I love to exercise. I am passionate about training, racing, and educating others to do the same. For me, there is nothing more alluring than the post-workout burn of quads on fire and chest heaving after pushing my body to VO2 Max, which Wikipedia cites as “the maximum capacity of a person’s body to transport and use oxygen during incremental exercise”.
However, there is a fine line between exercising enough and too much. How do we know when to say when?
Thirty Minutes Every Day
Currently, The American College of Sports Medicine recommends that individuals get a minimum of 30 minutes of some kind of moderate physical activity daily Moderate intensity is defined as exercising at a rate that elevates your heart rate and causes you to sweat, but still allows you to talk while exercising. But what else does moderate activity, or moderation, entail?
For many people I know, reaching a goal of thirty minutes of daily exercise is worth striving toward. They simply do not enjoy it, but are willing to work at tolerating moderate activity for the sake of getting healthy. I happen to know a very large population, however, who fall on the other end of the spectrum and lean more toward obsessive exercising. These are likeminded people, who are training for racing events, or simply cannot break themselves free from spending hours in the gym.
Evolution and Exercise
Our bodies are made for movement. Evolutionarily speaking, we are meant to be in motion as a result of our hunter and gatherer ancestors. The sedentary lifestyle (while often convenient) does not agree with our genetic code. However, to the extreme, exercise can be highly addictive. Some of us are prone to taking it to excess, sometimes to the point of injury or illness.
There is a condition that has been recognized among athletes called Overtraining Syndrome. It is prevalent among weight trainers and endurance athletes, but even the general fitness population should take heed. Getting fit and improving athletic performance are great motivating factors to workout. However, it is exercise that actually breaks our bodies down; rest is required to rehabilitate them, allowing for increased strength and aerobic capacity.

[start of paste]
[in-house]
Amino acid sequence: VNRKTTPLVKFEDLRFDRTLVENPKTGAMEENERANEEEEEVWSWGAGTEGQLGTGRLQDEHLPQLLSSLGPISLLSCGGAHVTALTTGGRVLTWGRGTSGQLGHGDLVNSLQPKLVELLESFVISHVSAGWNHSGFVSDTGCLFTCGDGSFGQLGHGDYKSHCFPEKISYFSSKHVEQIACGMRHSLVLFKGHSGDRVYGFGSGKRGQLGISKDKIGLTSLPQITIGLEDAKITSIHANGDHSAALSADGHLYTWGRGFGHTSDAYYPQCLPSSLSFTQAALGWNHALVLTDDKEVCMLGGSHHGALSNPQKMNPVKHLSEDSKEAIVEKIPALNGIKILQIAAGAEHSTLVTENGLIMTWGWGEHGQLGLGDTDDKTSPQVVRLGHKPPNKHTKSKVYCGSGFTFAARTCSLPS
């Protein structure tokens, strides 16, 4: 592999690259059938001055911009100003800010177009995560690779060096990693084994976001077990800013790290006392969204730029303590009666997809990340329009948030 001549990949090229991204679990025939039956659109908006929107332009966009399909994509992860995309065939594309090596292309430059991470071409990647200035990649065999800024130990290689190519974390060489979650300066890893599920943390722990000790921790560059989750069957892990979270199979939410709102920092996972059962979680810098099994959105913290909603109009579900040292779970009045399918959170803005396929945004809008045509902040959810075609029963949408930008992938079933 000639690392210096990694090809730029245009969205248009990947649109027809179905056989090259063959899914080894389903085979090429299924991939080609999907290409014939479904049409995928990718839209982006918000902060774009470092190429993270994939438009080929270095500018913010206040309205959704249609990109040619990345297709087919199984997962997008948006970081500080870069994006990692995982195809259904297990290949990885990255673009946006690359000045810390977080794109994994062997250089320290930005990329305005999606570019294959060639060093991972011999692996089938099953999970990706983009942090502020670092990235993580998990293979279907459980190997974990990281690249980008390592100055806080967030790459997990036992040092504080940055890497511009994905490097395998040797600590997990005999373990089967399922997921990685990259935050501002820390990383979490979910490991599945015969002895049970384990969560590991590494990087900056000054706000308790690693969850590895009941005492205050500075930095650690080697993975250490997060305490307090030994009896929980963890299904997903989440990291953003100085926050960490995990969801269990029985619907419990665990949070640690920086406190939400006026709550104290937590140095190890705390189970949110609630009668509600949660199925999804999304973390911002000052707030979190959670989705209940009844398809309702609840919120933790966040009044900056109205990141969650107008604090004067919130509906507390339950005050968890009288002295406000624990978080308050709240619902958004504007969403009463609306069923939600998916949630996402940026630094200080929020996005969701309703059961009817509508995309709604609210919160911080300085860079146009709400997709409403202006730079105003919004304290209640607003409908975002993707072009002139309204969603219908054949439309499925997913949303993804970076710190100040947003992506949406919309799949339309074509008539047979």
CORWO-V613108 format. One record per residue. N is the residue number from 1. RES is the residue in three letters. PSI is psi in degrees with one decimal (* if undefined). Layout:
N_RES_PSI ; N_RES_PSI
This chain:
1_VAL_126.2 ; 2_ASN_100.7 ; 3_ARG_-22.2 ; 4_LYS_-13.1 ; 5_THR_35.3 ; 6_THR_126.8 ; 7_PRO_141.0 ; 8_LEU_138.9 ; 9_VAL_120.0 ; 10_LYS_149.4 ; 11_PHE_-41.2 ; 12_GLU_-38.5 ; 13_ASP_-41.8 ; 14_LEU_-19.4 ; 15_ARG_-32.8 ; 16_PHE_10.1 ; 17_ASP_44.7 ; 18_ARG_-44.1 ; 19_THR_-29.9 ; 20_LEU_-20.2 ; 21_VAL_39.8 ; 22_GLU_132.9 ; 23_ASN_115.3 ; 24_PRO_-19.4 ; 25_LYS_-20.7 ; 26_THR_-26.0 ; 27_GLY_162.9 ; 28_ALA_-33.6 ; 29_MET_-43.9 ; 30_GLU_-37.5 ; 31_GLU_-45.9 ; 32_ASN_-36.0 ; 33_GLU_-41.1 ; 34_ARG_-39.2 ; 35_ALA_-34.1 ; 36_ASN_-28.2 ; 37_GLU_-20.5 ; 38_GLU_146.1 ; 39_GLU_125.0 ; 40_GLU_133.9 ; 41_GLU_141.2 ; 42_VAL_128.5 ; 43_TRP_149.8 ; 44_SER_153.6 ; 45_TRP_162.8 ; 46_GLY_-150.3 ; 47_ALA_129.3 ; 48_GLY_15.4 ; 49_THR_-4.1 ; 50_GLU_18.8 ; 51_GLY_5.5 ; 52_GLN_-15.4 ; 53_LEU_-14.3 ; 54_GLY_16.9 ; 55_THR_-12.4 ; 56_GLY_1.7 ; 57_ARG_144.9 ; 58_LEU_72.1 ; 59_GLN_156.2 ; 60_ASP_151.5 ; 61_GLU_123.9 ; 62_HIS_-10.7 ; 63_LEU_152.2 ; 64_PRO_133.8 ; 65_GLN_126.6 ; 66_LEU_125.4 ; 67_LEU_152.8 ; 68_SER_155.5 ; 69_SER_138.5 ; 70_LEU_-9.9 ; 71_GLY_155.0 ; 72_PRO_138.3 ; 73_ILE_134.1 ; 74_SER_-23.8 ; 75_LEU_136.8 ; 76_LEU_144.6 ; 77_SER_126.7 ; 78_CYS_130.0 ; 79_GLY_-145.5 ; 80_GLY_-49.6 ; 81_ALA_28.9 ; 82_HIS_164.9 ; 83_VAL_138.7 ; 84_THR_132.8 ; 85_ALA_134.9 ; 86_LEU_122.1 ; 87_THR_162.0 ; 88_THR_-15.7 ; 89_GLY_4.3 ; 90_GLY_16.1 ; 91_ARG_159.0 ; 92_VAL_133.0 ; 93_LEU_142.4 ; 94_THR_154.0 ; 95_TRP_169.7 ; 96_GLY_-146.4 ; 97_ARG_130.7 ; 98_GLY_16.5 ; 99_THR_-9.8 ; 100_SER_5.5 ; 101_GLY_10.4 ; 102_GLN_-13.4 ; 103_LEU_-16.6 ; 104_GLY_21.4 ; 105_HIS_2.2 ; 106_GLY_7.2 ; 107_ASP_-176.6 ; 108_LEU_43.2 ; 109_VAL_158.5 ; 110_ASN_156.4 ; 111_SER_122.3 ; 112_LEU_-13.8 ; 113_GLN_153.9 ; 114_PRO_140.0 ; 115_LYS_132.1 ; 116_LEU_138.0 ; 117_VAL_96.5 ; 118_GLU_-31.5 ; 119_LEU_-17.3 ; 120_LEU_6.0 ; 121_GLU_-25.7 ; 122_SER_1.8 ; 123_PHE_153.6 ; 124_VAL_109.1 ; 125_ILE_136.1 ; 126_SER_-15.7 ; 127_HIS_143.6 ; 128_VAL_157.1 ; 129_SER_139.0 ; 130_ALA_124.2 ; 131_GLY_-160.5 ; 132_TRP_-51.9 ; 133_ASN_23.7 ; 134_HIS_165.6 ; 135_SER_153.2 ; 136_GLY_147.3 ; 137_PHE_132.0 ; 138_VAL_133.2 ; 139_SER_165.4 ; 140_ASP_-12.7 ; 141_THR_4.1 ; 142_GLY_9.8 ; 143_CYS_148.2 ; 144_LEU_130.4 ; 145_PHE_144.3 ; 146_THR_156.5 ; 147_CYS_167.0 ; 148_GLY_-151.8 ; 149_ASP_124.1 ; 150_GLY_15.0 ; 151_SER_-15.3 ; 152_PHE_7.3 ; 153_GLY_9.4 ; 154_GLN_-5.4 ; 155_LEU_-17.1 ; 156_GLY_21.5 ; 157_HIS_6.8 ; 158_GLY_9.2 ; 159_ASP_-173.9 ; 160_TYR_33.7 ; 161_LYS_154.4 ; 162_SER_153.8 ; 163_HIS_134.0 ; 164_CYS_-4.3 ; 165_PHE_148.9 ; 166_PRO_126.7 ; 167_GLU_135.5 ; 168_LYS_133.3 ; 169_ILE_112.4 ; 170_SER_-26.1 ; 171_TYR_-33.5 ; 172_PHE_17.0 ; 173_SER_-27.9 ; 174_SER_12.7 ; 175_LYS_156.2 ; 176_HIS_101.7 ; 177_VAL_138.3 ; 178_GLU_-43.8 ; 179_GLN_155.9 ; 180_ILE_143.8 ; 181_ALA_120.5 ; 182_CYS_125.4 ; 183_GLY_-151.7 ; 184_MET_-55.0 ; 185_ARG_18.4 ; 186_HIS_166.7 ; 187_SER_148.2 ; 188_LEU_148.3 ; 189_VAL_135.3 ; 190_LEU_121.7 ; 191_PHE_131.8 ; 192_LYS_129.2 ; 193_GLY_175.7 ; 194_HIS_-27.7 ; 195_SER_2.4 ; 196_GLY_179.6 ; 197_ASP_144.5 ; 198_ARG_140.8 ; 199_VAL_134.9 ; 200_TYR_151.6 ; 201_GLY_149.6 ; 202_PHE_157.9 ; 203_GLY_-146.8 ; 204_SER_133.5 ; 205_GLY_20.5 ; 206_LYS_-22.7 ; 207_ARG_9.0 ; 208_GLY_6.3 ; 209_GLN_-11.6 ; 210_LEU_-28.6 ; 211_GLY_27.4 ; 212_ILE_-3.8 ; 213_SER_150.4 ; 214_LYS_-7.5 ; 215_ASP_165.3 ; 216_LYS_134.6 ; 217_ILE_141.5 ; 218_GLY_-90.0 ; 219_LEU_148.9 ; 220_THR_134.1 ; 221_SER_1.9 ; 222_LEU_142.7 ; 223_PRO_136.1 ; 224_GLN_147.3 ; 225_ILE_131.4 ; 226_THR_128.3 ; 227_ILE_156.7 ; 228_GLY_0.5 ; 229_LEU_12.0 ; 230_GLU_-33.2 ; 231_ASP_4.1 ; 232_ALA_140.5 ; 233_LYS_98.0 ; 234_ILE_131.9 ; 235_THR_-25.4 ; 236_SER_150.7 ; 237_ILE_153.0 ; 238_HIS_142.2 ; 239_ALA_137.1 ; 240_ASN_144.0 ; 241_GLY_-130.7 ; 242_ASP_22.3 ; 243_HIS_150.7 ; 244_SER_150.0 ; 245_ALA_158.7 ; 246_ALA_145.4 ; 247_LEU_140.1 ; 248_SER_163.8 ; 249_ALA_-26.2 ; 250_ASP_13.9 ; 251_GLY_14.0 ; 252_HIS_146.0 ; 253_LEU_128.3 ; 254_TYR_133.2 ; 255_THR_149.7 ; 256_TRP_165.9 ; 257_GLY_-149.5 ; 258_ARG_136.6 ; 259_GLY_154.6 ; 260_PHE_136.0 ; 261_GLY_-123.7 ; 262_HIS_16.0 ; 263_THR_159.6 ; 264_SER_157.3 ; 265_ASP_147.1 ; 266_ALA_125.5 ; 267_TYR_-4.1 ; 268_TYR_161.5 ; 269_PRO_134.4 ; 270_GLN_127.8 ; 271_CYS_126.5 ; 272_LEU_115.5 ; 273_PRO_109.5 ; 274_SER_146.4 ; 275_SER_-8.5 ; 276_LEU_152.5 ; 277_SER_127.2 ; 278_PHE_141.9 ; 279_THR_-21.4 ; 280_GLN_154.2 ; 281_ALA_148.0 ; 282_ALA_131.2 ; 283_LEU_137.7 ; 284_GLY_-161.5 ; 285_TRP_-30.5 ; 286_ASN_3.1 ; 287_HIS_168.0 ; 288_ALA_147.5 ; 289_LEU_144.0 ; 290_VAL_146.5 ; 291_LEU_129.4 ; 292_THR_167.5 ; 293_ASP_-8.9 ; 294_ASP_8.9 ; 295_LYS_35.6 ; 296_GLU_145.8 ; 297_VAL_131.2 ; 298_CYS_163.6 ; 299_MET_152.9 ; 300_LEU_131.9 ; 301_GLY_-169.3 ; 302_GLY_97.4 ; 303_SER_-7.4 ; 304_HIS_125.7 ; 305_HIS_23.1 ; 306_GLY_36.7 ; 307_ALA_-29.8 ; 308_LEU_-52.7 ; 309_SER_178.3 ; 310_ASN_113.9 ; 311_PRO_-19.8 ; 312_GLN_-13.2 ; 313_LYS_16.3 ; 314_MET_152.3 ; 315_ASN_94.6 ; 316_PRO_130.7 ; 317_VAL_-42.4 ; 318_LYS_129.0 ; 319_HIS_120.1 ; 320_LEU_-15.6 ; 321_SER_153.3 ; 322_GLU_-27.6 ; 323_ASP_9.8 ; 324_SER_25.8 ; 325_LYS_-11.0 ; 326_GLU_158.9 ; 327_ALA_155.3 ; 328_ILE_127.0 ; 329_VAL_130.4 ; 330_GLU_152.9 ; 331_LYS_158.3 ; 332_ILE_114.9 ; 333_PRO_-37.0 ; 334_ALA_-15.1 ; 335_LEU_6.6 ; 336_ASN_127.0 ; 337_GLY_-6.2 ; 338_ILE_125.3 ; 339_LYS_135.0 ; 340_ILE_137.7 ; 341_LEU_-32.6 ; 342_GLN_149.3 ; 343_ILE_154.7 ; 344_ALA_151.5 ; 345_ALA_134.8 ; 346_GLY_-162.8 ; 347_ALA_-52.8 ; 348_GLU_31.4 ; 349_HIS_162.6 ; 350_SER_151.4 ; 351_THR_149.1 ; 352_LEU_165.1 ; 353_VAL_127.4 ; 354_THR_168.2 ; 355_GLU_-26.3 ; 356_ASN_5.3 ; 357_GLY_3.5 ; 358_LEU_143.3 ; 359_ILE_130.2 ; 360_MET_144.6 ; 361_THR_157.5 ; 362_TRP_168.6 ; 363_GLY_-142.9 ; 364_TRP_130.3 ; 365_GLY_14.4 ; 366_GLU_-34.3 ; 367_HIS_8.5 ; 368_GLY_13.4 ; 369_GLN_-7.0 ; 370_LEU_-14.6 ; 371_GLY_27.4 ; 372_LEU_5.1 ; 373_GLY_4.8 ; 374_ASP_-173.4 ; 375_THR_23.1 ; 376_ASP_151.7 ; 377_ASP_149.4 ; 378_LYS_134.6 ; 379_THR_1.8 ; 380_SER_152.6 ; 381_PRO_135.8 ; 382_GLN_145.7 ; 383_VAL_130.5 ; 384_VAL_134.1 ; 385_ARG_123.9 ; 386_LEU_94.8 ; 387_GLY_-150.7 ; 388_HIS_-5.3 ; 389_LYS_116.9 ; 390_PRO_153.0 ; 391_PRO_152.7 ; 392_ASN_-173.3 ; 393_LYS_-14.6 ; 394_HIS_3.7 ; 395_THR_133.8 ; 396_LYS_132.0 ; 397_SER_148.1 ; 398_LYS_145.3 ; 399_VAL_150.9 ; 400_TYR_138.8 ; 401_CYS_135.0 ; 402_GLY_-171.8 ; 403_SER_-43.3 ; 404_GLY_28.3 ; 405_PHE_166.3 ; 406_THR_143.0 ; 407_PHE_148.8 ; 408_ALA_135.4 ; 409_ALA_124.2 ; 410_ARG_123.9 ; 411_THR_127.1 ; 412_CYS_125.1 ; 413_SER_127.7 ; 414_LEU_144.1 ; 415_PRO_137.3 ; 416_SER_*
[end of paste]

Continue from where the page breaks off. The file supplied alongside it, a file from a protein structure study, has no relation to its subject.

Signs That You May Be Overtraining
- You feel moody or irritable.
- You feel generally blue or depressed.
- You are exhausted or continuously fatigued.
- You have lost the intensity or drive to do a workout you normally enjoy.
- You are experiencing insomnia.
- Your immunity has decreased.
- Your resting heart rate is elevated.
- Your joints or bones ache.
- You repeatedly fail to complete a workout.
- Your fitness routine is taking too much time away from work, family, or other pastimes.
Tips for Finding Balance in Your Workout Routine
- Try to participate in a wide variety of exercises. You’ll get more bang for your buck in less time if you continue to challenge yourself with new activities.
- Consider keeping an exercise log. Seeing it in black and white is great accountability.
- Enlist friends for support. Keep each other realistic by relying on reasonable blocks of time for exercise.
- Insist on a day off. Allow for a rest day once a week, or at least map out a schedule of workouts that incorporates days off within your cycle of training.
Try not to neglect your rest days as part of a balanced training cycle. Listen to your body and allow for flexibility. Too much of anything is never a good idea and even exercise should be enjoyed in healthy moderation.